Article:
Chasing the Devil: On Foot through Africa’s Killing Fields by Tim Butcher

Chasing the Devil: On Foot through Africa’s Killing Fields by Tim Butcher
Chasing the Devil: On Foot through Africa's Killing Fields by Tim Butcher
Chasing the Devil: On Foot through Africa's Killing Fields by Tim Butcher

Someday, when these countries have become whole again and the world remembers that they can be beautiful, I might find myself there, gazing out of their harbour, chilling with a beer. In the meantime, I’m content to let Butcher do all the walking.

In 2009, Tim Butcher set out to retrace Graham Greene’s journey, from his book, Journey without Maps, wherein which he walked from Sierra Leone to Liberia (with a bit of Guinea in between). Through his travelogue he recounts the history of both countries, the effects of war, as well as some vignettes from his time as a war correspondent.

I first discovered Butcher years ago, when I read his book, Blood River, about journeying to the mouth of the Congo. I was, at that time, looking for more books/travelogues on Africa and was happy to try his book out. I thought it was extremely well written and was moved enough to buy the next one when it came out.

The thing about Butcher’s books is that they don’t make you want to travel to where he’s been. On the contrary, they usually make me want to do the opposite. His last book on the Congo cemented my desire not to ever, ever go there in my life. With this book it made me think, Why yes, I could possibly go to Sierra Leone if I have to, but I don’t think I ever want to go to Liberia. But then this is not really a travel book—it’s about the people and their history and resilience after decades of war.

It’s not all as depressing as it sounds. Butcher has a matter-of-fact way of telling their story; it’s not all pity and tears or inspiration and cue the heartwarming music. Their journey is interspersed with the lives of the people they meet and he does an excellent job of bringing you into their lives and letting you get to know them as he does.

Butcher contrasts his journey with that of Greene’s in 1935. In some ways, the journey hasn’t changed—Butcher and his travel companions still see the same things and encounter people who live their lives the same as they did in Greene’s time. Greene’s story serves as a reference point and, in their efforts to follow exactly the same route, Butcher is also able to show how the events that have shaped each nation have affected the people, from their difficulties in finding and making their way to entire towns being completely reliant on aid groups to survive.

There’s a pronounced disconnect between the capital and the countryside, a former cause of civil war that could flare up again if this is not addressed. As it is with the rest of Africa, tribal relations play a part in everything. Butcher is not preachy—he does not tell us what he thinks they need to do to make their lives better, to make their worlds better places. Instead he shows us how humankind, in their small acts of violence or kindness, can make a difference, and how, at the end of the day, we can sometimes bring out the worst in ourselves. That essentially is the story of both nations—how they decided to bring out the worst of themselves and how everyone else who managed to get out of their way have gotten on with their lives afterwards.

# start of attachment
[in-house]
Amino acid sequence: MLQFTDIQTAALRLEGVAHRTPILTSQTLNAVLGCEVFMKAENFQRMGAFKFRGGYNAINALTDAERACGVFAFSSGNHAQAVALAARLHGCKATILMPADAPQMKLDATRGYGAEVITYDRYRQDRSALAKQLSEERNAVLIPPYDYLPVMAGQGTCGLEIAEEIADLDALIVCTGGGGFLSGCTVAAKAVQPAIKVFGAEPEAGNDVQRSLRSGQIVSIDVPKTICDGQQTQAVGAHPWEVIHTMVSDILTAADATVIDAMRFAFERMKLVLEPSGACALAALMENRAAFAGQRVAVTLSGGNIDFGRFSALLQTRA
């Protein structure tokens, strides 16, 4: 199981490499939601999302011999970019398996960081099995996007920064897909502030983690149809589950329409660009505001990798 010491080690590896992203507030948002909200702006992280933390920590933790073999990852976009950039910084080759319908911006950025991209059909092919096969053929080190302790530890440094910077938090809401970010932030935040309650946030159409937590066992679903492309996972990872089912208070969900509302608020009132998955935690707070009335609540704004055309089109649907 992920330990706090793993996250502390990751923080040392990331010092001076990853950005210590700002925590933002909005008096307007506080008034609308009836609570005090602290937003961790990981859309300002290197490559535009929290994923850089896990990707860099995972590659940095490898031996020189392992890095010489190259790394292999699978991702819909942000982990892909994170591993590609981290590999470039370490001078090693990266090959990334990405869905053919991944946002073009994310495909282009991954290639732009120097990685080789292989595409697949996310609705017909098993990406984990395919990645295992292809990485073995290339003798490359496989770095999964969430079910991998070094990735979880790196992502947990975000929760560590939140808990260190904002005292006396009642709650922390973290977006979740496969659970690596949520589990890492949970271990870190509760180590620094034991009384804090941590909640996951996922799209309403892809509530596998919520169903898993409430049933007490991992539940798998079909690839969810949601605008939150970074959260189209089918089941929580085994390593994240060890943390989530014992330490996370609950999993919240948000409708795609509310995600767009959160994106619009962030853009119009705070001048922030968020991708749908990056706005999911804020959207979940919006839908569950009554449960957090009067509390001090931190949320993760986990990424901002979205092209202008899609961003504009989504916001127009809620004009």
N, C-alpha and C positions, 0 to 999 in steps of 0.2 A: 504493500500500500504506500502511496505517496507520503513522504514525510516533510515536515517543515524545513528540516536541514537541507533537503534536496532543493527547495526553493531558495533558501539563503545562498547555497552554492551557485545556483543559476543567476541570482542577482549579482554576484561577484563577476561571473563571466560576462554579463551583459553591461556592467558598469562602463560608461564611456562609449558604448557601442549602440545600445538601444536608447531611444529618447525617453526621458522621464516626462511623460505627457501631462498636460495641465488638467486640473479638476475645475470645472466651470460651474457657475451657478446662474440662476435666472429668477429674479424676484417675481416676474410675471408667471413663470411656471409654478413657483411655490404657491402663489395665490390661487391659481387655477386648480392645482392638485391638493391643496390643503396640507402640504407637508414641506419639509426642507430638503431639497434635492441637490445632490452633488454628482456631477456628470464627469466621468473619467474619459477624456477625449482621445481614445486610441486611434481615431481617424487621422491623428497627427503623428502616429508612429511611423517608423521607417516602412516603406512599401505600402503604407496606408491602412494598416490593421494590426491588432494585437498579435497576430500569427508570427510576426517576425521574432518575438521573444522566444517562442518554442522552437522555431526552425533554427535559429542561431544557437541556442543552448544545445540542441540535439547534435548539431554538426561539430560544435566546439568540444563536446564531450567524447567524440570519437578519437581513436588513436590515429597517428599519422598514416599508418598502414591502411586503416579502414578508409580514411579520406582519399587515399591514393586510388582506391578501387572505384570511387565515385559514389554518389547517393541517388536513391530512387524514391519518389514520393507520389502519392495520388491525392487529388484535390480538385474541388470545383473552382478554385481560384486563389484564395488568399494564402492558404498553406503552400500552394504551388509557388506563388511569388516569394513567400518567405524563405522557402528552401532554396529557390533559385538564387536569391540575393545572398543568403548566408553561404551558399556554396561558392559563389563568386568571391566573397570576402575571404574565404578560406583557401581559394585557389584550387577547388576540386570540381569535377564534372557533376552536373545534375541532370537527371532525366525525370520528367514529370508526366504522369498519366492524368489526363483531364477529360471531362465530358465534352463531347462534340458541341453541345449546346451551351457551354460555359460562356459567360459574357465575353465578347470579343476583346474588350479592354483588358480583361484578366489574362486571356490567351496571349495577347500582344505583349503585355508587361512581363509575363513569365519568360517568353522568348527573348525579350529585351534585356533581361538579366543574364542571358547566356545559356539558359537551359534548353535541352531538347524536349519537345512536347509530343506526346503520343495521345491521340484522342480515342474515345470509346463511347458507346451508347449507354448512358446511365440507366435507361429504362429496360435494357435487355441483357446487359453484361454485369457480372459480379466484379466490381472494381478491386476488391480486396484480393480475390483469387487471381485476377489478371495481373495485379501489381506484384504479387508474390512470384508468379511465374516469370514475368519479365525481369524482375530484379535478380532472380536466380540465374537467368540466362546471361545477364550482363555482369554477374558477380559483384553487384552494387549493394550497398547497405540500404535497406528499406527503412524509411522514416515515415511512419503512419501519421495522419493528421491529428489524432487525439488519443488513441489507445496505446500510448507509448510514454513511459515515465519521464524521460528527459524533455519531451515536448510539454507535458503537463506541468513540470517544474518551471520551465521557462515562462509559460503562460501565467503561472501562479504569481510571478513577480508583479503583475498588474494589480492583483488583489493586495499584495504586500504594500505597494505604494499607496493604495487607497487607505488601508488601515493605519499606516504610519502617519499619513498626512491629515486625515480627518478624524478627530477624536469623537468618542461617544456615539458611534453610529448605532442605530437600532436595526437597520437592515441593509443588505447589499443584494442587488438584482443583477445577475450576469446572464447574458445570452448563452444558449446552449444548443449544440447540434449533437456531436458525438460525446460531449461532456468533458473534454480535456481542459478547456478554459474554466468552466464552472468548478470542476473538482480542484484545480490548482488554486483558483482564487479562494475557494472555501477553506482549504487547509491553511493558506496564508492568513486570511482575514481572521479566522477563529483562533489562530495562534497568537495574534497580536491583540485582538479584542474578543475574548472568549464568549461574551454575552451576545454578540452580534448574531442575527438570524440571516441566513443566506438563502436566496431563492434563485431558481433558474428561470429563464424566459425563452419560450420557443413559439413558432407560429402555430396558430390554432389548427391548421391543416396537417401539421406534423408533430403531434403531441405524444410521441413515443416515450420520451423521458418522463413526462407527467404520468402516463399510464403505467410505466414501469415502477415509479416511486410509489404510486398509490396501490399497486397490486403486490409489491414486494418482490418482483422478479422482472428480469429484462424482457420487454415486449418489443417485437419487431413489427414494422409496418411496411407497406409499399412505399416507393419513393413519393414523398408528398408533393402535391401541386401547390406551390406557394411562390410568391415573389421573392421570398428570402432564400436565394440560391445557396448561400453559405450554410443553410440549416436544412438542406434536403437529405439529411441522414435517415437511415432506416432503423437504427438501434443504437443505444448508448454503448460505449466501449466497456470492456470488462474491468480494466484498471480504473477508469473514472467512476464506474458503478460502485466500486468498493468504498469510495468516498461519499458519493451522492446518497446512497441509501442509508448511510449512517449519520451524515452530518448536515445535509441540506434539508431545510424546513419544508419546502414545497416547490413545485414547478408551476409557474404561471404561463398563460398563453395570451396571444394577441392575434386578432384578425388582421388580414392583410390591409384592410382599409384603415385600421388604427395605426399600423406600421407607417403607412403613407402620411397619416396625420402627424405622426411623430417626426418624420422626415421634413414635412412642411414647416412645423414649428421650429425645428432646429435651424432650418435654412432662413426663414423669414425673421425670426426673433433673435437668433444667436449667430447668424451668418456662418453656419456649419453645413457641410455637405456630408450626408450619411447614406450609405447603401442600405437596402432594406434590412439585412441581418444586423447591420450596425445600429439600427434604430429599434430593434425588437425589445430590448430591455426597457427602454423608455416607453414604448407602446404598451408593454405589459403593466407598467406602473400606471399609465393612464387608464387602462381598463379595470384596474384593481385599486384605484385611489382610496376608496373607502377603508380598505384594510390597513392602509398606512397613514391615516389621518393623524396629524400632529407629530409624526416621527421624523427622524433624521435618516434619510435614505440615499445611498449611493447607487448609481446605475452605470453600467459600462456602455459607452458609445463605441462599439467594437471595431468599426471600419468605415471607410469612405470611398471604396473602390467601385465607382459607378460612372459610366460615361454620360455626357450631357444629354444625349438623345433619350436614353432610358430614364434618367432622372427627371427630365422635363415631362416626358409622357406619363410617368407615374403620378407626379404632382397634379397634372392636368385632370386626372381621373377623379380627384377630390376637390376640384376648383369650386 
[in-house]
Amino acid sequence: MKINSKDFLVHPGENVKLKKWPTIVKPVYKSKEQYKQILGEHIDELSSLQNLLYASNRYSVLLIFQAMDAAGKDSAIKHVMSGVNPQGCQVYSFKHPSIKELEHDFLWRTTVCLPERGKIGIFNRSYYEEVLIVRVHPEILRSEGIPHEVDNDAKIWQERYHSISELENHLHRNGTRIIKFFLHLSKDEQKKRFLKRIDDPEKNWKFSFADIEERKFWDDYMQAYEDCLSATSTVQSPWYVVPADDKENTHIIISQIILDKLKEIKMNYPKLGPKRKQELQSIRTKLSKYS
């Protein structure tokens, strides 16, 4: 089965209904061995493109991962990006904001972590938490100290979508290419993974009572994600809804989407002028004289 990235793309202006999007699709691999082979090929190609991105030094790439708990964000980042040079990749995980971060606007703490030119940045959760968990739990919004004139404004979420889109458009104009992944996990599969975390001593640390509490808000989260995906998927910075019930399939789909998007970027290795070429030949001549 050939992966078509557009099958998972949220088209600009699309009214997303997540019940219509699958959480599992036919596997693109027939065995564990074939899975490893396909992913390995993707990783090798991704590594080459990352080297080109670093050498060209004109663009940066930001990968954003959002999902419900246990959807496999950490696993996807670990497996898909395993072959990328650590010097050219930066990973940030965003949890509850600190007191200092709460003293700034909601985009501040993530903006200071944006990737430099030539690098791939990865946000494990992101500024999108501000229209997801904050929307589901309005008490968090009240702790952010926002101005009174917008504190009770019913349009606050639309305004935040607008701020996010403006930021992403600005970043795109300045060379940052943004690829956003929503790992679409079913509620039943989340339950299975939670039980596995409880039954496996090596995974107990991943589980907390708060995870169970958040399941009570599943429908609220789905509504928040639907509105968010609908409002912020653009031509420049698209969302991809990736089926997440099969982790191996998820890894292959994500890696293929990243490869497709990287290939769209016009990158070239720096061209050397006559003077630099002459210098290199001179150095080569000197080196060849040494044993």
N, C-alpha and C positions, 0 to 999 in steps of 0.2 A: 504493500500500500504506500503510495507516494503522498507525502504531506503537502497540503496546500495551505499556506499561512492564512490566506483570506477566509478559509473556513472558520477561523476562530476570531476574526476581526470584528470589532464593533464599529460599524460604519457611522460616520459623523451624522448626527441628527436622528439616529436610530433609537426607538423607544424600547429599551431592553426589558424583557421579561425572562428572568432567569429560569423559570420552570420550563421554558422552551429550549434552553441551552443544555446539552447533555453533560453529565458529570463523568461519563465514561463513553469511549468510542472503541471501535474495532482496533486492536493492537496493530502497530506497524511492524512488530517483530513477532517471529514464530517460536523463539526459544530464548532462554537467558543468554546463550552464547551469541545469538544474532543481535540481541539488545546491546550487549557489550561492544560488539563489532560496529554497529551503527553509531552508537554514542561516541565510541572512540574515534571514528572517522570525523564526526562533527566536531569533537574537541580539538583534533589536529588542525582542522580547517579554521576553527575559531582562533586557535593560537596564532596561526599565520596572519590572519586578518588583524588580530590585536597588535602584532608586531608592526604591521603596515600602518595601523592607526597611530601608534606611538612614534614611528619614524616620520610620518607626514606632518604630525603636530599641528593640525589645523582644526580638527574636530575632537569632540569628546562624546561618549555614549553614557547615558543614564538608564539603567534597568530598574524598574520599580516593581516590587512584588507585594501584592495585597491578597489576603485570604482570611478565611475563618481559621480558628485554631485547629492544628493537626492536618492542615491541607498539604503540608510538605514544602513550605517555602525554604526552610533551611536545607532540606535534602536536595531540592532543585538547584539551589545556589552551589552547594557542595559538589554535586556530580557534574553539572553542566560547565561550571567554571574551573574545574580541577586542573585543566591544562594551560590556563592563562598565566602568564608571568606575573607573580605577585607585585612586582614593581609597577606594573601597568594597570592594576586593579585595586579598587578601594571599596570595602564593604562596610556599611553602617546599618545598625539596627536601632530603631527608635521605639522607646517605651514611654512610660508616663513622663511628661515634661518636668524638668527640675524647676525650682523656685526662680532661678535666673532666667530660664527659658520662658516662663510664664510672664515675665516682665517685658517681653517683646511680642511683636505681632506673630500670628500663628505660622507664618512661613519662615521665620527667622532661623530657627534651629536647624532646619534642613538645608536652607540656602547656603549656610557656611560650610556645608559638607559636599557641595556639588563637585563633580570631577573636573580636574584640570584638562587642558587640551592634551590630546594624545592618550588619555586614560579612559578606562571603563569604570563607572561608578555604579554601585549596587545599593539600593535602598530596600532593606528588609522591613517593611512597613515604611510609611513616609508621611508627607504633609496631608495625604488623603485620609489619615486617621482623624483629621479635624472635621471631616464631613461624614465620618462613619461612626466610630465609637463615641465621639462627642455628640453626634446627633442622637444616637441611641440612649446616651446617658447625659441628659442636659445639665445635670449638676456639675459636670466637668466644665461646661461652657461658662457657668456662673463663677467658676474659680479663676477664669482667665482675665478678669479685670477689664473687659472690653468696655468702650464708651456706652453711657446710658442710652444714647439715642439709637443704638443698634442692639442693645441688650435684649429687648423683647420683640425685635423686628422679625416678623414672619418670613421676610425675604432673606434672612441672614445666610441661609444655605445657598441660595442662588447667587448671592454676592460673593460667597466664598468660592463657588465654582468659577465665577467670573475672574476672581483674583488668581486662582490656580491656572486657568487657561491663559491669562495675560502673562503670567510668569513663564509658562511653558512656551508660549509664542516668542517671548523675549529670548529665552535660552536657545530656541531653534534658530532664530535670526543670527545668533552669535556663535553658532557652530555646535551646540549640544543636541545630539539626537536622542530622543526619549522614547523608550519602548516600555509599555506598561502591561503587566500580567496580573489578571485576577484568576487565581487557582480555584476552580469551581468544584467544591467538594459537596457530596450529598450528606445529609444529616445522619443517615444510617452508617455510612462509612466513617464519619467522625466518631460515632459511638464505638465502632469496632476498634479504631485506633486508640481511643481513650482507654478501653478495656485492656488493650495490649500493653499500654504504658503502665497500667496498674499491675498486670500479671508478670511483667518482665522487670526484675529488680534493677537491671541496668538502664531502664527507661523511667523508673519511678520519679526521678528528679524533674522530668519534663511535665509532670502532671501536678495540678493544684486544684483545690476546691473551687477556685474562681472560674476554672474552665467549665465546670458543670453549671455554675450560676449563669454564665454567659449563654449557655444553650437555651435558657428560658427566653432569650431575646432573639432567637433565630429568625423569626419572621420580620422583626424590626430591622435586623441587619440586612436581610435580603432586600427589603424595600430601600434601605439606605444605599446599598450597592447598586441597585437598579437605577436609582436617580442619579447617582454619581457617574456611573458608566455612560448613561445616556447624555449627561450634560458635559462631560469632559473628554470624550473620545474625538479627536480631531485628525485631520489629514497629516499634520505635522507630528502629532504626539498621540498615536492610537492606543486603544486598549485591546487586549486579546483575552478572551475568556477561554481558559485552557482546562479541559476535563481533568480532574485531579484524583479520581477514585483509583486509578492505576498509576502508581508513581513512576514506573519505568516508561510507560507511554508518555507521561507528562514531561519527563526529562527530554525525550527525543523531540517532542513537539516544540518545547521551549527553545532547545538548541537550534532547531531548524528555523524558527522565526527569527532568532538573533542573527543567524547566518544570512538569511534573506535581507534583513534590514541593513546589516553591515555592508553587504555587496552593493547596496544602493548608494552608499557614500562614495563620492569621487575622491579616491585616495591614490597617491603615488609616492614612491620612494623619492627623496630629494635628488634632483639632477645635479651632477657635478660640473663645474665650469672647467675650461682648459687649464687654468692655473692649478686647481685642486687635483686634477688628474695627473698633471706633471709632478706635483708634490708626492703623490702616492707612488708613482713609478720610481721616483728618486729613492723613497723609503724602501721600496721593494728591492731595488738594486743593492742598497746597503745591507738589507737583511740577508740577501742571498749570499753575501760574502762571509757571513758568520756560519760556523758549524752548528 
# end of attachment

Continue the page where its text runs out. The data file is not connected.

I don’t want to visit these places; hence this is a #NotTravelTuesday—not because I don’t think there’s anything to see or do, but more because I think I’d just be in the way. Both nations are still rebuilding and, with 90% of all their goods imported, I don’t see a reason why I should add myself to the mess. Someday, when they have become whole again and the world remembers that they can be beautiful, I might find myself there, gazing out of their harbour, chilling with a beer. In the meantime, I’m content to let Butcher do all the walking.

Yay or nay?

Obviously, this book is not for everybody. It’s a VSB (very serious book) with a point and not quite a happy ending, more like a to be continued. (Until the next CNN dispatch…) The descriptions are not too graphic, but you have to know to expect that it is Africa, and they were at war. I would recommend it if you’re looking for an adventure, mixed with current events and recent history. I liked it very much.

Wandergurl reviews a travel book once a month as part of Travel Tuesday (#traveltuesday) on Twitter. This book was first published with the subtitle, ‘The Search for Africa’s Fighting Spirit’.

Title: Chasing the Devil: On Foot through Africa’s Killing Fields (excerpt)
Author: Tim Butcher
Publisher: Random House
Hardback: 9780701183608 (15/9/2010)
C format: 9780701183615 (1/11/2010)
B Format: 9780099532064 (1/7/2011)
Ebook: 9781407087047 (1/11/2010)

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Wandergurl is a sometime traveller who spends her daylight hours making sure that things go the way they're supposed to with minimum bureaucracy (don't ask!). A firm believer that thirty is the new twenty, she will probably never look her age (or act it!). An enthusiastic football supporter (that would be soccer to you) she will get up at odd hours to watch a game, and of course it's not just because the players are hot. She loves history, geography and is pretty good at trivia, thanks to her propensity to remember random bits of celebrity gossip. When not reading or travelling, she can be found indulging in her other passion -- eating -- and can be found at Wake up and smell the coffee.

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